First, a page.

Ahmad F Al-Shagra
Co-founder of Nadrus.com, Ex-Editor of The Next Web ME, trainer, blogger, and programmer. Co-founder of Nadrus.com, Ex-Editor of The Next Web ME, trainer, blogger, and programmer.
Confession: I have an account on MySpace.com, I’m not proud of it, but back in the day when I was an aspiring artist located in the Middle East targeting a foreign audience I needed a place to get heard. Needless to say things didn’t go well.
I could go on and on explaining the reasons I failed, but what I want to focus on today is the reason so many other artists and musicians haven’t. Talent will be the first thing that comes to mind when considering online sensations like Justin Bieber or Susan Boyle, but getting noticed is the hardest part most artists agree on.
That’s where culturally aware platforms kick in, well at least for artists targeting a specific audience. Such as an Arab singer, whom uses English lyrics to deliver a message that’s only relevant to his fellow members of society.
MySpace realized this issue and adjusted accordingly, providing around 30 flavors of MySpace.com in languages and domains relevant to the audience. In the case of Musicians signing up, this increases their chances of gaining an audience that finds their work more relevant than others.
Sadly when it came to Arab artists, MySpace didn’t provide an Arabized interface, which leaves a void that is being filled as we speak by many, yet the only two that have stood out so far are:
The two websites have setup quite an interesting layout, simple and easy to use, but providing a pretty interface is much more than what a music discovery platform is about.
The success of MySpace in it’s early days was mainly due to the fact it served to help serve the people’s thirst for discovering raw talent represented by independent artists that portrayed their work using the site, and expanding their network of friends with real friends and family in hopes of getting noticed by the larger public and possibly getting a record label deal.
Sadly in the Middle East we have yet to witness artists rising as stars without anything less than a record label and cheesy lyrics to fit the plastic bag their served in. No offense, but if I hear one more song about an Arabic love triangle in lyrics I’ll throw up whatever compassion I have for Arab lyricists.
Disregarding that last rant, there appears to be a market opportunity that has yet to be filled, and these two players are attempting to fill it. With Amman-Jordan based Jeeran, it appears to have the right ingredients for success, that with it’s existing success in creating private forums for users, it looks like their a couple of steps away of becoming an Arabic Ning.
Jeeran Music is attempting to bring to the Arab world what MySpace hasn’t been able to, and that is musicians with a forum. If you’re an Arab you know Forums constitute the majority of traffic in MENA, so Jeeran can’t go wrong there.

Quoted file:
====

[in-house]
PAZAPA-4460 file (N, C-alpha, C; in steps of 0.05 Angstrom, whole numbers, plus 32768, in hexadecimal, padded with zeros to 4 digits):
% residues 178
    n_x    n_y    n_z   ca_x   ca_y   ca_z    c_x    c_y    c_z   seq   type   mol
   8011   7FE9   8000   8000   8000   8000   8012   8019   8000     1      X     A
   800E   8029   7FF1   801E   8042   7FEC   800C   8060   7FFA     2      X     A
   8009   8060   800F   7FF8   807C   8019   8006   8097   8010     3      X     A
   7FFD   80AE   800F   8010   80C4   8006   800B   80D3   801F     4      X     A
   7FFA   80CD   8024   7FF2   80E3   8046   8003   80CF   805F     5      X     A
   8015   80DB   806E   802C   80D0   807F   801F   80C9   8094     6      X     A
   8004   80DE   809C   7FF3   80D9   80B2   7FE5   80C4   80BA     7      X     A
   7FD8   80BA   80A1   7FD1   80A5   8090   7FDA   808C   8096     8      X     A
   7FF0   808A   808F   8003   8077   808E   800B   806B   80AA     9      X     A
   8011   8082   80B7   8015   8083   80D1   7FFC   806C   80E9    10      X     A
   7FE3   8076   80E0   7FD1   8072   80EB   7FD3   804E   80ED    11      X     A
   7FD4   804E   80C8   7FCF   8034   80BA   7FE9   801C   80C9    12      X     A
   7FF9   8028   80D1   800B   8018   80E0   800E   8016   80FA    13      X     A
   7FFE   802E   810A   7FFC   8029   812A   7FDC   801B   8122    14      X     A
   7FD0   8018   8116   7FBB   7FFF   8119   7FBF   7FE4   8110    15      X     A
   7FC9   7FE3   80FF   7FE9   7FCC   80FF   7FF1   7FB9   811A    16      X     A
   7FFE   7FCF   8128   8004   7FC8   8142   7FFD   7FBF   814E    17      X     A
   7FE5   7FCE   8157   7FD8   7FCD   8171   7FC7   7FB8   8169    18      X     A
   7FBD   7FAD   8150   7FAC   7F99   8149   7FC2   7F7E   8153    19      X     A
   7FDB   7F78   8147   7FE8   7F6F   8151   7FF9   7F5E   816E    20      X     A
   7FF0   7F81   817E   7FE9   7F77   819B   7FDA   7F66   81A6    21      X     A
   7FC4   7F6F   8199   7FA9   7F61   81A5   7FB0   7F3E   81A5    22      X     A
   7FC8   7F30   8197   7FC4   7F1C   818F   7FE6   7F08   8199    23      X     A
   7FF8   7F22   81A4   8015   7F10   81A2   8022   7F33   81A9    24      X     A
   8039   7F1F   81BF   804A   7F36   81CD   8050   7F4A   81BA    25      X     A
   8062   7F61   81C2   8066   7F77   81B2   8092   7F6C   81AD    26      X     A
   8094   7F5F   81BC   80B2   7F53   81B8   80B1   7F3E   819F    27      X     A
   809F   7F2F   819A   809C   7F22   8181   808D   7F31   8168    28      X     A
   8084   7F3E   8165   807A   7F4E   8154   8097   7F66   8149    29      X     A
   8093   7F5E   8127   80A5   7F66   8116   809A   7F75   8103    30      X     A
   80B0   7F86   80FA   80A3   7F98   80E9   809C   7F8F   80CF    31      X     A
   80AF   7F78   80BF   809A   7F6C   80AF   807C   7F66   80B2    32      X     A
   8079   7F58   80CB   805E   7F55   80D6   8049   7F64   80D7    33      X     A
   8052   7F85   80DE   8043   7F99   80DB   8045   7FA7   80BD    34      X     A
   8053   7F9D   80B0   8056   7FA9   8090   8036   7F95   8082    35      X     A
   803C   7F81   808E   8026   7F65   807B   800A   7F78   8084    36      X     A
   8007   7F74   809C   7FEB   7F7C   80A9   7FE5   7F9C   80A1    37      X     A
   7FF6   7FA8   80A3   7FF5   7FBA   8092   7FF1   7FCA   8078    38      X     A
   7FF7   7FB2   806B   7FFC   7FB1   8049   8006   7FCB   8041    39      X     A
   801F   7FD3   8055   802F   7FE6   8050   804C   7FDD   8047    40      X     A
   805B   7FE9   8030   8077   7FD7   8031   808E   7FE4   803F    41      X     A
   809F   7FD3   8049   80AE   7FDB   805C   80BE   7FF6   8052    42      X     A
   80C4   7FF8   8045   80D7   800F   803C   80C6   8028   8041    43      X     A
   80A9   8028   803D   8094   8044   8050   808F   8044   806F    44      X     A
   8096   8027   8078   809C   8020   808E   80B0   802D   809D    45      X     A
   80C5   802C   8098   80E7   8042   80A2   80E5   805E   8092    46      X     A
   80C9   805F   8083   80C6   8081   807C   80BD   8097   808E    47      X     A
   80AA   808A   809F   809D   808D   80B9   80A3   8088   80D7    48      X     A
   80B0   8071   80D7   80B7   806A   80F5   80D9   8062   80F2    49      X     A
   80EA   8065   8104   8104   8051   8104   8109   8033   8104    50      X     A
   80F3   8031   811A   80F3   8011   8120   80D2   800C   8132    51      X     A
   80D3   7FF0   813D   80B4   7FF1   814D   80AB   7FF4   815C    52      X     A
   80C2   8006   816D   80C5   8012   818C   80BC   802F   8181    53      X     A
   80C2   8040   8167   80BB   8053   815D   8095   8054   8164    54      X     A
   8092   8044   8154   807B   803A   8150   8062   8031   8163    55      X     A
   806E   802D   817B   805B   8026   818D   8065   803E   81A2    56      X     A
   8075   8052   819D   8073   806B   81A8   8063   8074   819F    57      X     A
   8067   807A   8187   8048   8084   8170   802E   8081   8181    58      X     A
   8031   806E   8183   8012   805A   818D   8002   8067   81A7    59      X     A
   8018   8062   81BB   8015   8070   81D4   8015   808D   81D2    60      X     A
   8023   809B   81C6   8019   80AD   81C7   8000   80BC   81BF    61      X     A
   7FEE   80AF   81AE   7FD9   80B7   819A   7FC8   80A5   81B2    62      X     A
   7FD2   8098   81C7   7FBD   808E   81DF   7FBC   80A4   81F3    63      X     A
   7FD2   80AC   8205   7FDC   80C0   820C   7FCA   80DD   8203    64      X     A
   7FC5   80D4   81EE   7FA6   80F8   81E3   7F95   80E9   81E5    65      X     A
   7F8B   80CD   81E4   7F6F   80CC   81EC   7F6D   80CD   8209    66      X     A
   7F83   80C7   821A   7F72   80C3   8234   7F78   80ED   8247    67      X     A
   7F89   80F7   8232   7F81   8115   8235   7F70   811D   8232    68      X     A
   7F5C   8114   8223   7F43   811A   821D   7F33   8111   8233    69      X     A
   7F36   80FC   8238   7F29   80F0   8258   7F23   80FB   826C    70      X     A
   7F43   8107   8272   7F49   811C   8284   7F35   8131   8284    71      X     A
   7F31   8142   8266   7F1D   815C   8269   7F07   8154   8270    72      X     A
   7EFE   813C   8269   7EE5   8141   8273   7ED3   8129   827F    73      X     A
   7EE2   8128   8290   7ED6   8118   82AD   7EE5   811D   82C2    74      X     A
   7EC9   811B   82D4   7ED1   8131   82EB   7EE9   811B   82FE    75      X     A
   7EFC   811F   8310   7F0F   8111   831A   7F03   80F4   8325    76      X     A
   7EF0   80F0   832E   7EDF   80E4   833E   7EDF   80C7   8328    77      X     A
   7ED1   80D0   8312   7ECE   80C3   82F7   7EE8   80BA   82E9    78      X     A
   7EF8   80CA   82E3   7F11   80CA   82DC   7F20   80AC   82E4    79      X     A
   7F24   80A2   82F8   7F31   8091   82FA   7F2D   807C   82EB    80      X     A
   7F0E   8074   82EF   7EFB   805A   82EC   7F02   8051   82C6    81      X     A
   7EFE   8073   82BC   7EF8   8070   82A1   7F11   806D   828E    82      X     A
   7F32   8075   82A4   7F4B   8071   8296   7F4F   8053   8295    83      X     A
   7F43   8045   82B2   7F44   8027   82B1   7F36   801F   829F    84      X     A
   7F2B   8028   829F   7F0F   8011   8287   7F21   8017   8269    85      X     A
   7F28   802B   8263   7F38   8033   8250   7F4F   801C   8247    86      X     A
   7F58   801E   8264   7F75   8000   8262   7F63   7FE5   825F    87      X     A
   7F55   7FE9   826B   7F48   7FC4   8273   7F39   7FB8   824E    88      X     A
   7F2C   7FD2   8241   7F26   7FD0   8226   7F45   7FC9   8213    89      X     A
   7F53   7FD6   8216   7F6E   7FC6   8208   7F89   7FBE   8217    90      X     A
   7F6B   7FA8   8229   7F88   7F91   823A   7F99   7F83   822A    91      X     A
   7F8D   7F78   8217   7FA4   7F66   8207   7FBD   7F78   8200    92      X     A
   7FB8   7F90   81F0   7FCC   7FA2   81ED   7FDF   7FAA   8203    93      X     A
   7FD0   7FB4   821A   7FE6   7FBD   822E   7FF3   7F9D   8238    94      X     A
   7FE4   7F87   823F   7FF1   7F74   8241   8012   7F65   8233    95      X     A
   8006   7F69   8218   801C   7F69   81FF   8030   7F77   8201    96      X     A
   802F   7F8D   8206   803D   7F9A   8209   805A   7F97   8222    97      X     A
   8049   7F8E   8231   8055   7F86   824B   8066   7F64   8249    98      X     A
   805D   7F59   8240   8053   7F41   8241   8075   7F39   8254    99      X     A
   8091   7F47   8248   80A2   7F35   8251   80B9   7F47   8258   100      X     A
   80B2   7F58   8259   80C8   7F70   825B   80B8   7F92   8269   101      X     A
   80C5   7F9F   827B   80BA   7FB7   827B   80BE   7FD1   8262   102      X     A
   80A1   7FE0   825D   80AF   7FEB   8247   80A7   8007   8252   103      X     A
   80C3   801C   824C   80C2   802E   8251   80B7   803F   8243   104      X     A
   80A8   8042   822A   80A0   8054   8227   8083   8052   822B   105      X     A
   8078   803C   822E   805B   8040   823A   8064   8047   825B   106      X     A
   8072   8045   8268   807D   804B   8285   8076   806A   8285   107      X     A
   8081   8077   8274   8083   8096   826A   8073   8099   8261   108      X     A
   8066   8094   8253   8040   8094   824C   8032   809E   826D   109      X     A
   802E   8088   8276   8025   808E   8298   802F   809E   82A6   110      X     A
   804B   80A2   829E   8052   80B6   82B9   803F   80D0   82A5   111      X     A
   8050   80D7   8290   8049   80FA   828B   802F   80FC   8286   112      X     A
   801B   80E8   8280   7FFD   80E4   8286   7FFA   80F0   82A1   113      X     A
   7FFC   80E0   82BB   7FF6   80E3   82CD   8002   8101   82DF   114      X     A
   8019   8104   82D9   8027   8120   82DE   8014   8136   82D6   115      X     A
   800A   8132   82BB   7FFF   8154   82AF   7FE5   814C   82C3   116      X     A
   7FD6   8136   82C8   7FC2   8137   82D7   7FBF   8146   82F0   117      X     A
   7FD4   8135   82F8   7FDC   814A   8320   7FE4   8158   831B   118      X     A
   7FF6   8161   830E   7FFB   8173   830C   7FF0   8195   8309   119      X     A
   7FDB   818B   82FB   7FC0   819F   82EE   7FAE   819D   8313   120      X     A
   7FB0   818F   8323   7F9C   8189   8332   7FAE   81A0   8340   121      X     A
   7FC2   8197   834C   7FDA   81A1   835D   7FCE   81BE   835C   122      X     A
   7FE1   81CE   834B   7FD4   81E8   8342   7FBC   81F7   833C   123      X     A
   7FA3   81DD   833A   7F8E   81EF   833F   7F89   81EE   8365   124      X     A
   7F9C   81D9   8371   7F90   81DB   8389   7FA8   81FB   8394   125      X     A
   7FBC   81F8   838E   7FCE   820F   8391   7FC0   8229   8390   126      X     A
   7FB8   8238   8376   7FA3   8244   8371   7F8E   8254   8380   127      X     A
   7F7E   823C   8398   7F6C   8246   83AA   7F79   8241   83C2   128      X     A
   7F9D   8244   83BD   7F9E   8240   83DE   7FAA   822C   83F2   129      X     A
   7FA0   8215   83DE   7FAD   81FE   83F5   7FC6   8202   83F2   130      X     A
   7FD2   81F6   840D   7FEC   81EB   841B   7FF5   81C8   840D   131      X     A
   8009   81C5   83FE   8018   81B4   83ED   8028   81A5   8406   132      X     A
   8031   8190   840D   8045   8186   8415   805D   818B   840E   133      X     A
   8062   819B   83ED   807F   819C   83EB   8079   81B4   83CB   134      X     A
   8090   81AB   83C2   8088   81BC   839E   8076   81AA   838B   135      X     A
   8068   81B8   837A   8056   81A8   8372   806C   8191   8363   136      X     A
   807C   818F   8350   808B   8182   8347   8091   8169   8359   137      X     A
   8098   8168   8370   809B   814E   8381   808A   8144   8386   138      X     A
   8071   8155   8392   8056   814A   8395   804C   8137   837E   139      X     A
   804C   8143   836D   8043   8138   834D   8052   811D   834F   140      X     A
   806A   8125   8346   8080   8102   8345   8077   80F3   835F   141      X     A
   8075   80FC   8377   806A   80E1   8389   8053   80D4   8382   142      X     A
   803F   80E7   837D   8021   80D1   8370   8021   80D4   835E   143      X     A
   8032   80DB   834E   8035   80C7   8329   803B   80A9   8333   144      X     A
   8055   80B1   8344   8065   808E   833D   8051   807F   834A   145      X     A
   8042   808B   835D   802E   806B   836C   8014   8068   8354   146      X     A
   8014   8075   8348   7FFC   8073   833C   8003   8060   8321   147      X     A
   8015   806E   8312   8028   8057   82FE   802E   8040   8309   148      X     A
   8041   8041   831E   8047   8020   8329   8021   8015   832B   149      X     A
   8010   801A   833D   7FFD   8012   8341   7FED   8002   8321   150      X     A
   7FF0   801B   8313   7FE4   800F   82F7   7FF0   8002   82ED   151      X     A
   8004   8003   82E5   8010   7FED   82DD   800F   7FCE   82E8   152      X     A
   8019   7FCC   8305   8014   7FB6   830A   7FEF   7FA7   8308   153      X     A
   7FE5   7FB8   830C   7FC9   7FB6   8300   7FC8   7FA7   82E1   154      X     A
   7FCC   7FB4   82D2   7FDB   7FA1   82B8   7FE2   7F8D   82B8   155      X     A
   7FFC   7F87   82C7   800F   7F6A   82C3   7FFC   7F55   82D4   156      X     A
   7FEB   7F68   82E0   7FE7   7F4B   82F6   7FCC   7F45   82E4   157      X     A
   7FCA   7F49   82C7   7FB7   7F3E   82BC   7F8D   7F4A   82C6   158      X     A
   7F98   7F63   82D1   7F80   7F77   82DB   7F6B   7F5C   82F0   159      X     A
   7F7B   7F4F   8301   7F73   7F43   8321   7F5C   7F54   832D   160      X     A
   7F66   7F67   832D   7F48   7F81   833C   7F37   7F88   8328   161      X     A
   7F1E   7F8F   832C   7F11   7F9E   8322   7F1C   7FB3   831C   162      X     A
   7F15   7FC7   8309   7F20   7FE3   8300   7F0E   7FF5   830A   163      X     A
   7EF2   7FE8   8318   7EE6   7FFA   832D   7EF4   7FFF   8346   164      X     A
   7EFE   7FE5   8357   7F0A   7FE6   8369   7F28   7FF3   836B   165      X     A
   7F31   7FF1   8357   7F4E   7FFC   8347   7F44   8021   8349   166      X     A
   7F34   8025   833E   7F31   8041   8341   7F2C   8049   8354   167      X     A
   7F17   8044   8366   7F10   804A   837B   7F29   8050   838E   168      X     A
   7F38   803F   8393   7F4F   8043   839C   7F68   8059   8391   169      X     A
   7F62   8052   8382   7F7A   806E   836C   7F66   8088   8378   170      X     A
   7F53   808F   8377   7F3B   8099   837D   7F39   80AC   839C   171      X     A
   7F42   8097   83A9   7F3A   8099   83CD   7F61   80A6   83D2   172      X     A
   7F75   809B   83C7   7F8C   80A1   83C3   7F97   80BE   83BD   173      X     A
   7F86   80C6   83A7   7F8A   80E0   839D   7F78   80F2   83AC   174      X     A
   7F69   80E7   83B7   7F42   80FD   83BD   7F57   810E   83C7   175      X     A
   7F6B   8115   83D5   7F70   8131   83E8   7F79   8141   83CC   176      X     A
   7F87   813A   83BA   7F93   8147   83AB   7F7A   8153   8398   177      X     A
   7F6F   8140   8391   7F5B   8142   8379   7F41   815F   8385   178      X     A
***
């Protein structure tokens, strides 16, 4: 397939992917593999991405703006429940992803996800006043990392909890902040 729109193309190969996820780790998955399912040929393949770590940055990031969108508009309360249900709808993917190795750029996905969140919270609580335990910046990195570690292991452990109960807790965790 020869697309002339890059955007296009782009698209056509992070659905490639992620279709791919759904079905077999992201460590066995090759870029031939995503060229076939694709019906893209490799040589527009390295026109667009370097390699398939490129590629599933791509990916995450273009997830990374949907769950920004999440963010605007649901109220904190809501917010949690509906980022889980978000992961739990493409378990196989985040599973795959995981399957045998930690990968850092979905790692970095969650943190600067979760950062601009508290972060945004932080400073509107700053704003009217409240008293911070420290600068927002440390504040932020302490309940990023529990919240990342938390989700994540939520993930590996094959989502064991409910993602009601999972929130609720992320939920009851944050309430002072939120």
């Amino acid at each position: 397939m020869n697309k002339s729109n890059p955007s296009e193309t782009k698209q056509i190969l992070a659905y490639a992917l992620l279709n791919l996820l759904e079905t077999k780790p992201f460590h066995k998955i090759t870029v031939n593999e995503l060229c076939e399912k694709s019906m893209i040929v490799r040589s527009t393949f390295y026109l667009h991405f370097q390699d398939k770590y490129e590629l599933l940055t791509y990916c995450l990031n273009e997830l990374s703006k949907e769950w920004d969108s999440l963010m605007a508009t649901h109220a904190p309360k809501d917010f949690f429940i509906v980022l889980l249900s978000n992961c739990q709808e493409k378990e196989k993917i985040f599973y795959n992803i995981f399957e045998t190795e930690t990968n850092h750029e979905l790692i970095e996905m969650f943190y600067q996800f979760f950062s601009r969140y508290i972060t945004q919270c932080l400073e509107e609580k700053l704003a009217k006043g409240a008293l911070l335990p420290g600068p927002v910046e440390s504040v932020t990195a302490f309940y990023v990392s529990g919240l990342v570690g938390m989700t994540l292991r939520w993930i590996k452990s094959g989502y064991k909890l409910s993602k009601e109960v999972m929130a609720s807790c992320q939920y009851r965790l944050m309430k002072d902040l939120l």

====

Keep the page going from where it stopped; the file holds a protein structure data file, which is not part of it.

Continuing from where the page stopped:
Arabic interfaces also make Jeeran’s service a favorite amongst many online listeners who want to find new independent Arab artists without waiting to see them in a wedding or hear about them from a friend.
Another perk of using Jeeran’s service is the musician suggestion feature, which suggests an artist to listen to according to the page you’re currently viewing. It’s obviously not using any sophisticated technology such as the Music Genome Project, but that’s a rant for another day.
As for Manama-Bahrain based MideasTunes the interface looks nice, but it follows almost verbatim the model provided by early MySpace which appears to be simply living on for the sake it’s massive current userbase.
Another main difference between Jeeran’s Music and MideasTunes is the fact the latter appears to be pushing Middle Eastern music to a foreign audience by gathering Middle Eastern artists.
Websites like these and others attempt to expose artists that would otherwise have to depend on record labels such as Rotana to get their work across an Arabic/English Speaking Arab nation spanning from Morocco in North Africa to Iraq and beyond.
We believe the day has come for artists to flock to platforms similar to Jeeran’s, which we hope will improve on the private forum model and use what’s left of the investment placed by Intel Capital in Jeeran back in 2009 wisely.
As for MideasTunes, I personally find the organization supporting the network odd, with political affiliations and grants funding what appears to be most of their work, they could definitely focus more on creating an improved social experience for their users or further integrate it into platforms such as Facebook with applications.
We hope to see more of these services appear in the near future to allow for some quality digital music to start overtaking the bubblegum flavored ‘art’ that’s being promoted by Rotana most of the fiscal year.
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